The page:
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The Black Flower: A Novel of the Civil Warby Howard Bahr
Synopses & Reviews
In the tradition of Cold Mountain and The Killer Angels. Published in hardcover by a small press in Baltimore after being dug out of the slush pile by a discerning editor, The Black Flower is one of the most moving Civil War novels since Michael Shaara's The Killer Angels.
As John Bell Hood's Army of Tennessee literally disappears in a hail of cannon and rifle fire from the Union Army's entrenchments, young rifleman Bushrod Carter vividly imparts the Confederate charge and its deadly consequences. After he is brought to a makeshift hospital, Carter comes under the care of a young southern woman named Anna, who, even in the midst of battle and defeat, manages to find ways to express her love. Written with reverent attention to historical accuracy, The Black Flower is a powerful reminder that the war that divided America will not vanish quietly into the pages of history.
"I recommend it highly." Shelby Foote
"Powerful and elegiac....Readers will be reminded of Stephen Crane, of Faulkner's Civil War stories, and of John Brown's Body." Michael Kenney, The Boston Globe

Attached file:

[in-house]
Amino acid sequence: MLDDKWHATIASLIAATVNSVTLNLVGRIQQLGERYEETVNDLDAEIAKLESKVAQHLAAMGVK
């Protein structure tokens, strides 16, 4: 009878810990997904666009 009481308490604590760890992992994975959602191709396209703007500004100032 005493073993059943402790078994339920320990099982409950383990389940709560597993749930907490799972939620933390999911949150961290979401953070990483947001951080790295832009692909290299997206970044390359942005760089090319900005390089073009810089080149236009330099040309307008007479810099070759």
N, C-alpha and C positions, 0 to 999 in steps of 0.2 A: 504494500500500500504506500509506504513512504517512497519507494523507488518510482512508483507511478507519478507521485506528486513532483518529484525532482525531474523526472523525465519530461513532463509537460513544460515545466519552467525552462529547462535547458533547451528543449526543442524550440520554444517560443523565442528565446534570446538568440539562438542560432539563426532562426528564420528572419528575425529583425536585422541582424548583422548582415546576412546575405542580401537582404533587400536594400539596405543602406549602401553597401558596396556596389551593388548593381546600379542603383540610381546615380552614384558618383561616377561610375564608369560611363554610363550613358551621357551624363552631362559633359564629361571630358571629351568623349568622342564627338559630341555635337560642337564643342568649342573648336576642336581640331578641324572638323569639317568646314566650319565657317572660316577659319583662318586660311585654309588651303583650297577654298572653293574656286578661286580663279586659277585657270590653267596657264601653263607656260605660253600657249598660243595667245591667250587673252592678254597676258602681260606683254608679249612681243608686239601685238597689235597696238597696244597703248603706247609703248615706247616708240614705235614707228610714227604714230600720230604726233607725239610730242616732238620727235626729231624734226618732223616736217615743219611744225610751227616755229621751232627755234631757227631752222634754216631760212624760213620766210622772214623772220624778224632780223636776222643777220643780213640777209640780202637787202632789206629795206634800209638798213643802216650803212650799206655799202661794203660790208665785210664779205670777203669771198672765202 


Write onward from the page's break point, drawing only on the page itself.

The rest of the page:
"This is powerful medicine, concentrated emotion. I finished it in one long draught, thinking as I read of Crane, Hemingway, Mailer, and Faulkner...but realizing at the end that it was altogether original." Ernest B. Ferguson, author of Ashes of Glory and Chancellorville 1863
The Black Flower is the gripping story of a young Confederate rifleman from Mississippi named Bushrod Carter, who serves in General John Bell Hood's Army of Tennessee during the Civil War battle that takes place in Franklin, Tennessee, in November 1864. Written with reverent attention to historical accuracy, the book vividly documents the fear, suffering, and intense friendships that are all present on the eve of the battle and during its aftermath. When Bushrod is wounded in the Confederate charge, he is taken to a makeshift hospital where he comes under the care of Anna, who has already lost two potential romances to battle. Bushrod and Anna's poignant attempt to forge a bond of common humanity in the midst of the pathos and horror of battle serves as a powerful reminder that the war that divided America will not vanish quietly into the page of history.
When a young Confederate rifleman named Bushrod Carter is wounded and taken to a makeshift hospital, he comes under the care of Anna, who has already lost two potential romances to battle. Bushrod and Anna's attempt to forge a bond in the midst of pathos and horror is a powerful reminder that the war that divided America will not vanish quietly into pages of history.
About the Author
Howard Bahr was born in Meridian, Mississippi. From 1982 to 1993 he was curator of Rowan Oak, the William Faulkner homestead and museum in Oxford, Mississippi. Since 1993 he has taught English at Motlow State Community College in Tullahoma, Tennessee. His new novel is The Year of the Jublio (Henry Holt).
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